MOSUL (Iraq) • US-backed Iraqi troops expanded their foothold on the eastern side of ISIS' stronghold of Mosul yesterday, as the group pledged to mount more suicide attacks to counter an offensive to take the city.
The elite Counter-Terrorism Service (CTS) stormed the Tahrir district on the north-eastern edge of Mosul, the last major Iraqi city under control of the Sunni hardline Islamic State in Iraq and Syria (ISIS) group.
A Reuters correspondent reporting from the CTS-held line in Tahrir saw civilians streaming out of the nearby Aden district where fighting blazed, pushing trolleys containing their belongings and carrying home-made white flags.
The women were still shrouded in black robes imposed by the militants, but most had uncovered their faces as they fled intense fighting.
Militants have been steadily retreating from areas around Mosul into the city since the battle started on Oct 17, with air and ground support from a United States-led coalition.
"The advance is slow due to the civilians," said CTS Lieutenant-General Abdul Wahab al-Saidi, adding that the US-trained unit aimed to clear the rest of the neighbourhood during the day.
A Friday prayer sermon referring to "mujahideen", or holy war fighters, could be heard coming from a mosque under the control of ISIS in the area.
An armed man, possibly a sniper, was in the minaret of the mosque.
As the offensive entered its second month, Iraqi government forces are still fighting in a dozen of about 50 neighbourhoods on the eastern part of Mosul, which is divided by the Tigris River that runs through its centre.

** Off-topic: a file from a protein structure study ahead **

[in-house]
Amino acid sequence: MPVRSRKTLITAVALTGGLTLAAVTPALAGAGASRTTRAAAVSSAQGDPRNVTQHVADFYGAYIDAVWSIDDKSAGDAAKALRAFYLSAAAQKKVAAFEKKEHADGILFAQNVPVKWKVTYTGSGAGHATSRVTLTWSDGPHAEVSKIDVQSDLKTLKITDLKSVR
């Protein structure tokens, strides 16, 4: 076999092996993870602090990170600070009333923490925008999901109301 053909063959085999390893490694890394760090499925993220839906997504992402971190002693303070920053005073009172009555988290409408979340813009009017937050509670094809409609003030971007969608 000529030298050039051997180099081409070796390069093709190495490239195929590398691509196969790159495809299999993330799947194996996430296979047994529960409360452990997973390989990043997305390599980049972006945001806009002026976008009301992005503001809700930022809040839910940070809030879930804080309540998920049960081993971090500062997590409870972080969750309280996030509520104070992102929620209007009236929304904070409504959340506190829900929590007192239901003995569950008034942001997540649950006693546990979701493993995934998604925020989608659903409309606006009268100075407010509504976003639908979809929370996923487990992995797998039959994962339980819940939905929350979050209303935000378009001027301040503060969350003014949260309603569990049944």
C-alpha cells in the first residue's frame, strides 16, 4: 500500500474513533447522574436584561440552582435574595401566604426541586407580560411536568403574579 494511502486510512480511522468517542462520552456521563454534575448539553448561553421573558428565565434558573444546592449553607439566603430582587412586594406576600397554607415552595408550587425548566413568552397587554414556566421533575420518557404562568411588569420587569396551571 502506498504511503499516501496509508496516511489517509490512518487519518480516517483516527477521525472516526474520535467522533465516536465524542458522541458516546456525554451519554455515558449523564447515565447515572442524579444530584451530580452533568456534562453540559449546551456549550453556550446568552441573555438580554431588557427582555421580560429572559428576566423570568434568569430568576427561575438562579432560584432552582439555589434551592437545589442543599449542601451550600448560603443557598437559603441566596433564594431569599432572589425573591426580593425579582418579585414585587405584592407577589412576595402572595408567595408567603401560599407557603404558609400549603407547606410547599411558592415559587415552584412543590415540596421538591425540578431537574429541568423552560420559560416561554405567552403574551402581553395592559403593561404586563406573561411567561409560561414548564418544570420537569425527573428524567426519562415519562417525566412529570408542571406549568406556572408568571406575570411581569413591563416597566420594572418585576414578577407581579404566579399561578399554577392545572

Militants are dug in among the civilians as a defence tactic to hamper air strikes, moving around the city through tunnels, driving suicide car bombs into advancing troops and hitting them with sniper and mortar fire.
A loud explosion was heard several streets away from the CTS lines. An officer said a suicide bomber had blown himself up after being surrounded in a house.
The CTS unit was using a drone to try to detect insurgents.
The number of fighters who are ready to blow themselves up is increasing, an insurgent commander told ISIS' weekly magazine, al-Nabaa, published online on Thursday.
"We are giving you the good news that the number of brothers ready for martyrdom is very large and, with God's grace, the brothers who are demanding martyr operations are increasing," said the unnamed commander.
The offensive to take Mosul, the largest city under ISIS control in either Iraq or Syria, is turning into the biggest battle in Iraq's turbulent history since the US-led invasion that toppled Saddam Hussein in 2003.
Iraqi military estimates put the number of ISIS fighters in Mosul at 5,000 to 6,000.
Facing them is a 100,000-strong coalition of Iraqi government forces, Kurdish fighters and Shi'ite paramilitary units.
In a twist to the fighting, ISIS is now deploying tanks made of wood. The life-size replicas are intended to confuse air support from the US-led coalition, commanders said.
Although they may look far from realistic when viewed from close quarters, it is harder to tell what they are made of from the sky.
Iraqi forces discovered a building used to manufacture the decoys when they retook the village of Sada, north of Mosul, last week. In addition to three fake tanks, they found five wooden Humvees.
There were even mannequins designed to look like fighters operating machine guns and plastic weapons.
It is the latest in a range of elaborate tactics the militants are using as they try to cling to the city.
REUTERS, WASHINGTON POST